Typically East German

east and west germany

“Don’t rip it open like a western parcel!” This simple sentence probably divides Germany, because while one half would nod in understanding, you would only see question marks on the other half’s faces. I experienced something like this myself once during my time at university – in that case, the parcel in question was a packet of biscuits that was opened somewhat ruthlessly. Friends of mine who grew up in the western part of Germany with equally West German parents did not understand what I meant at all, because this statement is apparently only familiar in East Germany.

It dates back to the time of the German partition. At that time, it was practically impossible for East Germans to travel to the West. In return, however, a number of parcels found their way across the border. These were sent by relatives who lived in West Germany after the partition and were filled with all kinds of products that made you the king of the schoolyard as a pupil in the East. These were such everyday things as western coffee, chewing gum, chocolate or cool flared trousers. However, they were from a practically unreachable region. So, people were all the more excited when the postman brought a parcel and then opened it just as enthusiastically. This explains the saying, which survived the reunification and should therefore have become irrelevant. However, not only it did not disappear from the commonly used vocabulary, but it also became ingrained in the minds of my generation, who were only born at the time of reunification and had therefore never received such western parcels.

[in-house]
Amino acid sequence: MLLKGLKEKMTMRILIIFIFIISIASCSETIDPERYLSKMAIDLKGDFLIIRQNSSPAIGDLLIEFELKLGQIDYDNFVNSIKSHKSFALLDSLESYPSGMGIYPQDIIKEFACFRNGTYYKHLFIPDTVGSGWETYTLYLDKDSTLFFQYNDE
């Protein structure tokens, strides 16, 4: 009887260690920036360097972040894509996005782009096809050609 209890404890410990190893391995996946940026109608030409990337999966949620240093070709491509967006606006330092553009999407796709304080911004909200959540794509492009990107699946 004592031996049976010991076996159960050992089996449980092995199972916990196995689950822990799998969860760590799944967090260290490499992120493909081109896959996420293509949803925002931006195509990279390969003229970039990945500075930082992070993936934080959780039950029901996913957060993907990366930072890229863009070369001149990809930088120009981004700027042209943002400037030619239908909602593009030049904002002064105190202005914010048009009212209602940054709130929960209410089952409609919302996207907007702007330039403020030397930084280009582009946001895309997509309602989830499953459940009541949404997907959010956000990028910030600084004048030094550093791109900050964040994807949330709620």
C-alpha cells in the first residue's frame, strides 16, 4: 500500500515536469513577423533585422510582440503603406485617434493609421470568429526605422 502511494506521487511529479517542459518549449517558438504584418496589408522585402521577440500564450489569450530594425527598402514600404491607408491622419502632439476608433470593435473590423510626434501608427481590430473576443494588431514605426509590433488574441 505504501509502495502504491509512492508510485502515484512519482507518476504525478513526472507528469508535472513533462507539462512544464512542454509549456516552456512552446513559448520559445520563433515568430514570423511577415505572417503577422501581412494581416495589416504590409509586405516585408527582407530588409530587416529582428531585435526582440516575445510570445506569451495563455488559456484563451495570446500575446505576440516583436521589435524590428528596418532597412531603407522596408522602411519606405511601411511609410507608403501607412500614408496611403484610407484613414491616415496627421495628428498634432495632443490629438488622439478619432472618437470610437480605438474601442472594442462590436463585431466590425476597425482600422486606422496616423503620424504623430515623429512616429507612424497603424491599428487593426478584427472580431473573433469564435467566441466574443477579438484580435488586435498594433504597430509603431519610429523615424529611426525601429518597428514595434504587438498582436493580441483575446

Different words – same meaning?

Such statements are not the only way to recognise the difference between the two parts of Germany today. Every child who grew up in the eastern part of Germany knows the term Polylux (actually the name of the manufacturer). However, if you travel to the west, you will again be met with confusion when you use this word. Here, the device is known as an Overheadprojektor (as it is also in English “overhead projector”). 

When it comes to telling the time, the east-west division no longer works quite so perfectly. If someone from Schwerin checks the time and sees 10:15, he will say that it is Viertel Elf (which would translate quite literally to “quarter of eleven”). If the clock shows 10:45, it is Dreiviertel Elf (which would translate quite literally to “three quarters of eleven”). The person from Cologne who has just asked him for the time will now be wondering whether he means quarter past ten or quarter past eleven (neither of which is the case). However, the elderly lady from the Bavarian village understood it perfectly. This time, these two systems of telling the time divide the German-speaking region geographically rather than along the former inner-German border. Admittedly, there is a difference between east and west here as well. In the course of time, the western version has prevailed in the south, at least among the younger generations. While the former East Germany has remained faithful to its way of telling the time across all generations. 

berlin wall

In addition to the dialects, which divide Germany into many small regions anyway, there are many more words that found their way into the everyday language used in the former GDR and have remained an integral part of it to this day. A not inconsiderable proportion of these words are of Soviet or Russian origin.

Here we take a look at something typically German: the allotment gardens. There are plenty of them in every German city, and there is almost always a garden shed in the individual plots. These cottages are often very well equipped with a small but functional kitchen, a room for sleeping and a bathroom that is not too big. In eastern Germany, this small building would be called a Datsche (from the Russian дача), in the west a Wochenendhaus (weekend house) or Gartenhaus (garden house).